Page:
Oniria - The land of dreams

By José Jiménez

Nadín Ospina with the work Oniria. 2012.

If one word, one conceptual category, defines the work of Nadín Ospina, from the beginning of his career in the early eighties to the present, it is undoubtedly fusion. As in the music of Miles Davis, who in his time made us understand, feel, that the experience of sound is all the more intense the more it gains in complexity and superimpositions of diverse components and strata. In ethnic, anthropological plurality. As an artist, Nadín Ospina works and builds in the universe of the image: that space of sensitive representation that, as an extension of the body and language, constitutes us as human beings, to the extent that we project ourselves in it. To desire. To deny. To fix symbolic patterns of identity. Images mark the destiny of humanity, of the different cultures and human communities, from the most remote records.

In the era of cultural globalization, Nadín Ospina approaches the image from the plane of fusion and miscegenation, of mixture and appropriation. From that sense of cultural anthropophagy of which the Brazilian Oswald de Andrade spoke, or from the incorporative voracity of the American, that hunger to appropriate everything, of which the great Cuban José Lezama Lima spoke. But, in Ospina's case, with some specific features of his own.In the first place, because of the triggering role he grants to memory. From the present, from this global time in which everything appears dominated by an electronic or digital screen, Nadín Ospina dives and traces in the grooves of the image, goes back to the cultural and individual past as an archeologist of vision. Thus, the images of today merge or fuse with the images of remote cultural substrates or with those of childhood. And hence a second specific feature, of great importance: what the image of now says about us refers simultaneously to something that no longer exists, to something that we are no longer, but that is nevertheless in our interiority, in our gaze.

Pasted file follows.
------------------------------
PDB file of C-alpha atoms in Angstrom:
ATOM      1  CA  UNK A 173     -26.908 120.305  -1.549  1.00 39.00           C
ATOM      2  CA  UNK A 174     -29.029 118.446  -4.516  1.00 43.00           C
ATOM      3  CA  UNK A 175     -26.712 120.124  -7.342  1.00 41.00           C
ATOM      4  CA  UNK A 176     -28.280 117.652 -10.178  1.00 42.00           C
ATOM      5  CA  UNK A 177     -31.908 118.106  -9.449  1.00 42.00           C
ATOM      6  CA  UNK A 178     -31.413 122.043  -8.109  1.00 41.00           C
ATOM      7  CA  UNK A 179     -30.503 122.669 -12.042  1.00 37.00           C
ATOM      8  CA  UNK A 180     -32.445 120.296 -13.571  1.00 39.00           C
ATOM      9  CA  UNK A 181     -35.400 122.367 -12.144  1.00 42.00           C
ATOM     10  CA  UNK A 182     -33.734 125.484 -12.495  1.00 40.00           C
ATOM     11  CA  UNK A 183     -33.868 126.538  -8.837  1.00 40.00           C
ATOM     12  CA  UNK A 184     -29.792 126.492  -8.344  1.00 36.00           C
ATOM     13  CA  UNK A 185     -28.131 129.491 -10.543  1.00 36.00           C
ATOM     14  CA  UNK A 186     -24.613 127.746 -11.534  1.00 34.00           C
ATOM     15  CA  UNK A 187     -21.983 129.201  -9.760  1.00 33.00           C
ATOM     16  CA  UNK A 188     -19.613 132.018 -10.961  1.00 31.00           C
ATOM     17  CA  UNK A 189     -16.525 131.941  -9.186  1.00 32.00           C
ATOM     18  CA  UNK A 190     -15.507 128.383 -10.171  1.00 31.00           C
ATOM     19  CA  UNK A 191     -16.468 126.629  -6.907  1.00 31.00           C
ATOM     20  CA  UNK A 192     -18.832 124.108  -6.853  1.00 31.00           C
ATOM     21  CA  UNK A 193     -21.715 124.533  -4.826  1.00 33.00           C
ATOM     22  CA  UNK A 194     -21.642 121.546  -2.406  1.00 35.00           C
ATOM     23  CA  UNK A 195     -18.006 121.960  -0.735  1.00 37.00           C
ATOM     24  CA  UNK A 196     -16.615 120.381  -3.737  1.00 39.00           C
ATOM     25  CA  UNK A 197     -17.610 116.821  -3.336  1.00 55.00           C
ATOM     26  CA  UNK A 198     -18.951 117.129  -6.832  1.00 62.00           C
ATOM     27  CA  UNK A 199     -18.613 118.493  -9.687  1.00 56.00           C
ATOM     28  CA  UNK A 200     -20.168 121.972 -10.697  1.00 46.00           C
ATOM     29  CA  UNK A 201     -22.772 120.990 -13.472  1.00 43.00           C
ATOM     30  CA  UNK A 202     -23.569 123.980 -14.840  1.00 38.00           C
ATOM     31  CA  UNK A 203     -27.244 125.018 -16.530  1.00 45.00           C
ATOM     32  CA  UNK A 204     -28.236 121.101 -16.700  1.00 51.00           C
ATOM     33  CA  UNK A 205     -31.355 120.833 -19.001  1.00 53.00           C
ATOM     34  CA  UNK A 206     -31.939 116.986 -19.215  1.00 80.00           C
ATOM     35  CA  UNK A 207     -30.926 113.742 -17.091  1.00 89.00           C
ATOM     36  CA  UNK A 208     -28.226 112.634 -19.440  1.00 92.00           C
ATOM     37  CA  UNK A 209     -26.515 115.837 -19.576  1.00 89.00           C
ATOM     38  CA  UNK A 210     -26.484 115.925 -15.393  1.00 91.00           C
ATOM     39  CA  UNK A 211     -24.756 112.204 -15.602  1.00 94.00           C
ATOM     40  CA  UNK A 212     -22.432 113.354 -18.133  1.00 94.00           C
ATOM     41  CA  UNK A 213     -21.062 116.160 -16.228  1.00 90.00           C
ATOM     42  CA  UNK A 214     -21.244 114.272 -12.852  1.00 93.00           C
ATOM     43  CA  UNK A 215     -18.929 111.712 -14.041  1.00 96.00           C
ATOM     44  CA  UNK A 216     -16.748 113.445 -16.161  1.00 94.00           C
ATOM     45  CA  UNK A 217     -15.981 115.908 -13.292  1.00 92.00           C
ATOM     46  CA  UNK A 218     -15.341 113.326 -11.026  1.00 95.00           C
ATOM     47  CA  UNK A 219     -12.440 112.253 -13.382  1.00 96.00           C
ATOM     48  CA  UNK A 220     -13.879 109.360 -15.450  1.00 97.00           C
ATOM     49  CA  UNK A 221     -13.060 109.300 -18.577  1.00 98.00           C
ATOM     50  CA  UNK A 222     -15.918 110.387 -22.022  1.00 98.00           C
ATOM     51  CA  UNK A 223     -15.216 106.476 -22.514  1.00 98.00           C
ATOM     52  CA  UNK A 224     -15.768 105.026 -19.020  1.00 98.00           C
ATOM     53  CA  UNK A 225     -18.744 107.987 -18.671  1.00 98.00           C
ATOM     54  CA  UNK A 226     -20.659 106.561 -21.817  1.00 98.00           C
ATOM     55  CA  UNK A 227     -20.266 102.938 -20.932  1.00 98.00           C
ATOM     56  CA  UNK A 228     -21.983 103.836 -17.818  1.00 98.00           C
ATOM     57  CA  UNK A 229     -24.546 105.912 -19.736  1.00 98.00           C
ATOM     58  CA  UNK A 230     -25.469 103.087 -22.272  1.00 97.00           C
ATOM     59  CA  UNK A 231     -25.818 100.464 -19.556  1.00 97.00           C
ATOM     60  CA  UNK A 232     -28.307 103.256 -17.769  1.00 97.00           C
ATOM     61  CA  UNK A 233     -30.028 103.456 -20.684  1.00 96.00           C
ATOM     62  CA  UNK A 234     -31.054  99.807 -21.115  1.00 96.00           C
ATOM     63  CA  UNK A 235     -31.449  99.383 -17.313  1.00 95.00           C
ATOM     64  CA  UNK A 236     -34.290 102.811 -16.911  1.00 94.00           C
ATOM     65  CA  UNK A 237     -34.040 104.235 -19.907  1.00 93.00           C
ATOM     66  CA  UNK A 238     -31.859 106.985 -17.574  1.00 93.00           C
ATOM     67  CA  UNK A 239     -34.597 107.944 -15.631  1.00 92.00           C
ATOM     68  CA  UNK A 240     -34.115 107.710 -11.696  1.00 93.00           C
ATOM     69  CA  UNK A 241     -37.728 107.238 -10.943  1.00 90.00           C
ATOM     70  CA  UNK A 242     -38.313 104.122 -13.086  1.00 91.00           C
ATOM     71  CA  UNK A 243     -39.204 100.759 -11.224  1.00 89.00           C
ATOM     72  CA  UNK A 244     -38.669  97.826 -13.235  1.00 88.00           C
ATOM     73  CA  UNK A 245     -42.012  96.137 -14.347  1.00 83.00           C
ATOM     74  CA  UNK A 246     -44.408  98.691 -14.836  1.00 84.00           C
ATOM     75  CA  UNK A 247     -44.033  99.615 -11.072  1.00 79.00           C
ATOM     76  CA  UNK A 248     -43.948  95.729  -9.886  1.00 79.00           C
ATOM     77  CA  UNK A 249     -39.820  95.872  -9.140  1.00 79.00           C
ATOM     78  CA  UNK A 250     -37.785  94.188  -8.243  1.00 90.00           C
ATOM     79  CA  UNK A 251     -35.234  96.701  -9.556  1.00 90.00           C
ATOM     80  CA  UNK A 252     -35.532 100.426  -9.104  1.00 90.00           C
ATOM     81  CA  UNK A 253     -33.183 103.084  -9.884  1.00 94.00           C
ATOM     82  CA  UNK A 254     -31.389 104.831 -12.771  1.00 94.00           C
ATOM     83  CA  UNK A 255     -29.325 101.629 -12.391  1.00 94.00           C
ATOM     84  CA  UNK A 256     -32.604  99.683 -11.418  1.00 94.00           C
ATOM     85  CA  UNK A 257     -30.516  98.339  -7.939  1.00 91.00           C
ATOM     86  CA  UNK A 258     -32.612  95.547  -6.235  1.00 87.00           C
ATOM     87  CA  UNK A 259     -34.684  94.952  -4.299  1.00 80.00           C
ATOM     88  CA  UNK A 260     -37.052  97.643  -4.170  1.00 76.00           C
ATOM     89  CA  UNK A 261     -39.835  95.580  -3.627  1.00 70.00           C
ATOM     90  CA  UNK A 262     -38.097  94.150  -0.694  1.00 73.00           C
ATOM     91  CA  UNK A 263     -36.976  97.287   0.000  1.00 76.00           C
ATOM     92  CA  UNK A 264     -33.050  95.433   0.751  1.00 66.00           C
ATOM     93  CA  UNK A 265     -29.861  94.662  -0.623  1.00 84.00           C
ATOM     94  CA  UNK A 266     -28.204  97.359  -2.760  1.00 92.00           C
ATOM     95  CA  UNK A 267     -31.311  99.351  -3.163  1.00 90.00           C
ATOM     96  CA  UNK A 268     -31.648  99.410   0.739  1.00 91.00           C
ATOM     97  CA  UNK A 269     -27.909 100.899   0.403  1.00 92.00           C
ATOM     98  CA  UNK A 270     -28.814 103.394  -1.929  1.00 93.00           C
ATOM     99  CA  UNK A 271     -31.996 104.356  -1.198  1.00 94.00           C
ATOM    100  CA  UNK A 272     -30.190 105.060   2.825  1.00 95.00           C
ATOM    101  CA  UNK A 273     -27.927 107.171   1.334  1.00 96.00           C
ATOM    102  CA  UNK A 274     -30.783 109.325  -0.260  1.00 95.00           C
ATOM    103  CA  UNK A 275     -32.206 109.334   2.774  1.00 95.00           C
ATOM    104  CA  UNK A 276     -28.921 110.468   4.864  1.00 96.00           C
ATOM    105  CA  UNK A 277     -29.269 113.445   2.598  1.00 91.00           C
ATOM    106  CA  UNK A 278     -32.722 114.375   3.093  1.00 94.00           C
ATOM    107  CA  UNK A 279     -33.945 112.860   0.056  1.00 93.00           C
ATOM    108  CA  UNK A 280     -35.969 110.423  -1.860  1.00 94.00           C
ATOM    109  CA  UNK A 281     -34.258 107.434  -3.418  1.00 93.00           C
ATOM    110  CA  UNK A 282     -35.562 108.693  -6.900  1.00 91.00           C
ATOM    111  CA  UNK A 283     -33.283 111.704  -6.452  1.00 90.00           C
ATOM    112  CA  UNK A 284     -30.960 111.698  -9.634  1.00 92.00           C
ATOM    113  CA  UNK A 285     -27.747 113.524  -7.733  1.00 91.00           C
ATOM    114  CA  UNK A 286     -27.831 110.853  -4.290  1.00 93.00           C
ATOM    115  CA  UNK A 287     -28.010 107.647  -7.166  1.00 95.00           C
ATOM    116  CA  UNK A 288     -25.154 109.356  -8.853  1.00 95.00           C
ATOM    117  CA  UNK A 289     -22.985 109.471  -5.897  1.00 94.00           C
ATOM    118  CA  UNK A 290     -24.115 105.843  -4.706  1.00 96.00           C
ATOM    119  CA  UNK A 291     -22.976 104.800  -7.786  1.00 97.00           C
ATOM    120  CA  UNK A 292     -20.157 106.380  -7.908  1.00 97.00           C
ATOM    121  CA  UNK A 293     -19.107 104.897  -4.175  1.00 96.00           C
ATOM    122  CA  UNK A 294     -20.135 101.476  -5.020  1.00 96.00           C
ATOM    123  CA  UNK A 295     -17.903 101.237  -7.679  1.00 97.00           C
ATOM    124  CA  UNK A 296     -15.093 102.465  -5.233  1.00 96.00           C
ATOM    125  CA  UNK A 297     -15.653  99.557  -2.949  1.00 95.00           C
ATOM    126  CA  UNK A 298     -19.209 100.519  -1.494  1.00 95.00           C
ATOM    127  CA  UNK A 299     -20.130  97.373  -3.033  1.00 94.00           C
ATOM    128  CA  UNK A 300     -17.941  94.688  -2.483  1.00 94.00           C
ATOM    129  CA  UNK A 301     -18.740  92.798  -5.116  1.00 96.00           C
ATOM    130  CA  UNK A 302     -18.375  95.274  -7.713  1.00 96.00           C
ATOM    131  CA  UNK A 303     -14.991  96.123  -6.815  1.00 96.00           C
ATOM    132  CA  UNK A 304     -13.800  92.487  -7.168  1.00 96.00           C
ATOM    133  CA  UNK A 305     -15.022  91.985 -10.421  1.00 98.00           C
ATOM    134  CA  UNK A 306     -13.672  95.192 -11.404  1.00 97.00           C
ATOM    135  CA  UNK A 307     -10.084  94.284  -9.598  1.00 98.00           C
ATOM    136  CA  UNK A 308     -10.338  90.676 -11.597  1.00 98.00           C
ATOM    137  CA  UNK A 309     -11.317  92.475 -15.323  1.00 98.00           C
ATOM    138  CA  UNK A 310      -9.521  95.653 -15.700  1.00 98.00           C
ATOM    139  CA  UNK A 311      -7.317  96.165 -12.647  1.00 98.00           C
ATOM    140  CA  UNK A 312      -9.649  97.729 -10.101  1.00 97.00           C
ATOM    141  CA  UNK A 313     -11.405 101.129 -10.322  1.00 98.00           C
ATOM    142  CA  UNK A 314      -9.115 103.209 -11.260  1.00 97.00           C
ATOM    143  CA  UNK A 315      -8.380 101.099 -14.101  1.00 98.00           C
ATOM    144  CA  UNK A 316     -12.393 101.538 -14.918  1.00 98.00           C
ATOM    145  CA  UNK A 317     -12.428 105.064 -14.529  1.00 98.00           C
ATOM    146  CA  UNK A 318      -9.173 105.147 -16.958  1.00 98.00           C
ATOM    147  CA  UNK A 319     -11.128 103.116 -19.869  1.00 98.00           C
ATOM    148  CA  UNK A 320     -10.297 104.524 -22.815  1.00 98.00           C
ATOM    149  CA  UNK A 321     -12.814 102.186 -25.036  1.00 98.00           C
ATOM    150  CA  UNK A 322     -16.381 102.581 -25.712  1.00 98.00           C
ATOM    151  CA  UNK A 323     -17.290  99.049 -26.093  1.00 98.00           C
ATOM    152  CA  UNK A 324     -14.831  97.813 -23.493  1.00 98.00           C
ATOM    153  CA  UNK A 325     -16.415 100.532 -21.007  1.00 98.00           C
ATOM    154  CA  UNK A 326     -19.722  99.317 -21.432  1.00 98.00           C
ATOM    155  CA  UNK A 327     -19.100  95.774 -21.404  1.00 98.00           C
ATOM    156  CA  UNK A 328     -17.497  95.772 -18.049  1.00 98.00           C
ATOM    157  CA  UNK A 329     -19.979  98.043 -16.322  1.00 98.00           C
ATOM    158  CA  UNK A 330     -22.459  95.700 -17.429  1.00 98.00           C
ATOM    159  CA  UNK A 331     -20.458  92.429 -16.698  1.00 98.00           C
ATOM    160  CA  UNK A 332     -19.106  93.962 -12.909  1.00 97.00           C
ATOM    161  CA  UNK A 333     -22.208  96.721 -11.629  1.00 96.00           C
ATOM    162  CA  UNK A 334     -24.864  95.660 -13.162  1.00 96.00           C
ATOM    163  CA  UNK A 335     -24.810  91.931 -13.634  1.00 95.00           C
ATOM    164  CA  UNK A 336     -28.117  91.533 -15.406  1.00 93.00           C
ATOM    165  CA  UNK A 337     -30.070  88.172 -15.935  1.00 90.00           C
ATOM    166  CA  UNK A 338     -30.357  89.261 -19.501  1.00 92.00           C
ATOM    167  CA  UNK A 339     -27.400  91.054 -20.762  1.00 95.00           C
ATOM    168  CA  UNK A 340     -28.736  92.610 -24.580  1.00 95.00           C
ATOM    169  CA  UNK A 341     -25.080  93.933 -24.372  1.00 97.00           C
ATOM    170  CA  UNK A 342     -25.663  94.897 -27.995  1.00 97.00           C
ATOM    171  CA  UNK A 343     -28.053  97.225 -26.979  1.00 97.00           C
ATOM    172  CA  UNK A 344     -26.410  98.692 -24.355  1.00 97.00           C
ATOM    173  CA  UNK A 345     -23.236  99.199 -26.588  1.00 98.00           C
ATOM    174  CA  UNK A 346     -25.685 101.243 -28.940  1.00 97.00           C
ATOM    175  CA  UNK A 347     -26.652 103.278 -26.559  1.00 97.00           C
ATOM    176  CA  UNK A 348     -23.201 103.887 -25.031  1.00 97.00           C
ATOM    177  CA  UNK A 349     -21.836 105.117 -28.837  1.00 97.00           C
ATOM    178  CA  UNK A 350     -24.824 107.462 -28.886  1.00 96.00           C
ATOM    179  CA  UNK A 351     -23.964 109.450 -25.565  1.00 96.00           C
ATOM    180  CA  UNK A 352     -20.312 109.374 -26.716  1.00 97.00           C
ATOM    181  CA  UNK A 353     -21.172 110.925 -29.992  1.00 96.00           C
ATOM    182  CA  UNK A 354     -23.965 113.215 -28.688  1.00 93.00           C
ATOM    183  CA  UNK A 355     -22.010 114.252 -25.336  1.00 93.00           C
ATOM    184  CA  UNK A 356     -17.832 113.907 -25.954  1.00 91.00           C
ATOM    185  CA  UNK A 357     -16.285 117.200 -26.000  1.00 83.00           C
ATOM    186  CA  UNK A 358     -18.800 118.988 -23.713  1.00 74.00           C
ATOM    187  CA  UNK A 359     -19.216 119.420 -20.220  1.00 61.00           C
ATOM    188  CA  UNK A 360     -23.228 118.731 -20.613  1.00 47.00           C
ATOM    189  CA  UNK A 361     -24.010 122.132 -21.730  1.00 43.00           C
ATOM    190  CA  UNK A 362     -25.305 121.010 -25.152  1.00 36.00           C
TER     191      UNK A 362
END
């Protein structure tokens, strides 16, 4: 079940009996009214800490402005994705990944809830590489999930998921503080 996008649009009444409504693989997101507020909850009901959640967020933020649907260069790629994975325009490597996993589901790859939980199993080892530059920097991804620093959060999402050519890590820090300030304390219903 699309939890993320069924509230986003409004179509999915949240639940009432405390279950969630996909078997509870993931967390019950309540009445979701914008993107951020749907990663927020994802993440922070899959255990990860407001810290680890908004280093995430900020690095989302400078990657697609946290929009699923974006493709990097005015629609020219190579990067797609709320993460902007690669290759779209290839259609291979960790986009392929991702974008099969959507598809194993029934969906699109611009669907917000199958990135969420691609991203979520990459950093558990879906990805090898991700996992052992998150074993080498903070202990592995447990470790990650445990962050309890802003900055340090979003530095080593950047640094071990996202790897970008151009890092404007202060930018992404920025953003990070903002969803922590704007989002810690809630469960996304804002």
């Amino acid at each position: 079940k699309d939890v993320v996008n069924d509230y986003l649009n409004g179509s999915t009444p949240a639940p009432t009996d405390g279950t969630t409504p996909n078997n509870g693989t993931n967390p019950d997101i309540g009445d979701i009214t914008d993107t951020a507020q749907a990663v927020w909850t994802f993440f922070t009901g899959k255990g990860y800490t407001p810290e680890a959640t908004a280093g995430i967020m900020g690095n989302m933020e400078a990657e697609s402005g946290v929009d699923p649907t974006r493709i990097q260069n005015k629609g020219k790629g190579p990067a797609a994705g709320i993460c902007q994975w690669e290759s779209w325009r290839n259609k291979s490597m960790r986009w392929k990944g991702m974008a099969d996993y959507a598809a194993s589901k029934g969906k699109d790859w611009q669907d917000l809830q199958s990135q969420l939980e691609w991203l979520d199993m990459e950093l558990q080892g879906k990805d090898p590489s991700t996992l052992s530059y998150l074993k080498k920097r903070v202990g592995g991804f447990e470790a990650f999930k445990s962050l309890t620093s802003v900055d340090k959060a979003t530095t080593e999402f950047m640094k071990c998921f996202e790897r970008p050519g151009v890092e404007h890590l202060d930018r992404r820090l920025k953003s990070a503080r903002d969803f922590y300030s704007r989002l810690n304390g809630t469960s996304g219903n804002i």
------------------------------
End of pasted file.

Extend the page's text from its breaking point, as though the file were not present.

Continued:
The consequence is that Ospina's works in no case fall into schematism or simplification. On the contrary, the strong inner density that breathes in them leads them to establish patterns of cognitive and emotional contact with very diverse levels of experience, with individual and deep cultural strata, which is ultimately its great communicative effectiveness and its intense poetic, aesthetic force. With a sense, moreover, of recognition of limits. No one is more than anyone else, and certainly the artist is no guardian or depositary of "the absolute truth": the cut between high and low culture, between elite culture and popular culture, can in no case be accepted by artists in this age of contamination and fusion, of mass production of images. What is thus achieved is a line of subversion, of questioning and interrogation of stereotypes and supposed certainties, which enriches us as human beings, to the extent that it leads us to understand and assume the complexity of experience. We are many and diverse things at the same time, not always well integrated, not always in harmonious synthesis. We are plural life.

At the beginning of his career, in the early eighties, the works of Nadín Ospina: pieces of intense color, built with acrylic paint and wire, propose a kind of chromatic minimalism that seeks, at the same time, to suggest a dynamism of the image, which favors all articulation of the figures in a series. The world is open. Almost immediately, from 1985, his attention shifts to the representation of the body: torsos of human bodies, papier-mâché sculptures and, in continuity, animal figures also appear. Thus opens the mirror of fusion: animal/human are integrated in the same plane of representation, which from that moment and until now becomes one of the distinctive features of the work of Nadín Ospina.

The prolongation of the human image in the animal image is an ancestral sign in the processes of sensitive representation of human communities, from the cave paintings of the Upper Paleolithic to the aesthetic manifestations in plastic supports and ceremonial practices in the most diverse cultural traditions: Mesopotamia, ancient Egypt, or the pre-Columbian cultures of America, for example. There is nothing naive about it, nor should it be associated with magic. As Claude Lévi-Strauss established, speaking of totemism , of the association of animal figures with family segments or ethnic groups, the animal/human fusion is a symbolic process of identification, which allows human beings to identify and differentiate themselves among themselves, and culturally with respect to nature. Animal figures are elements of a visual alphabet that allows us to construct a vision, a sensitive representation, of who we are, and what we expect from life.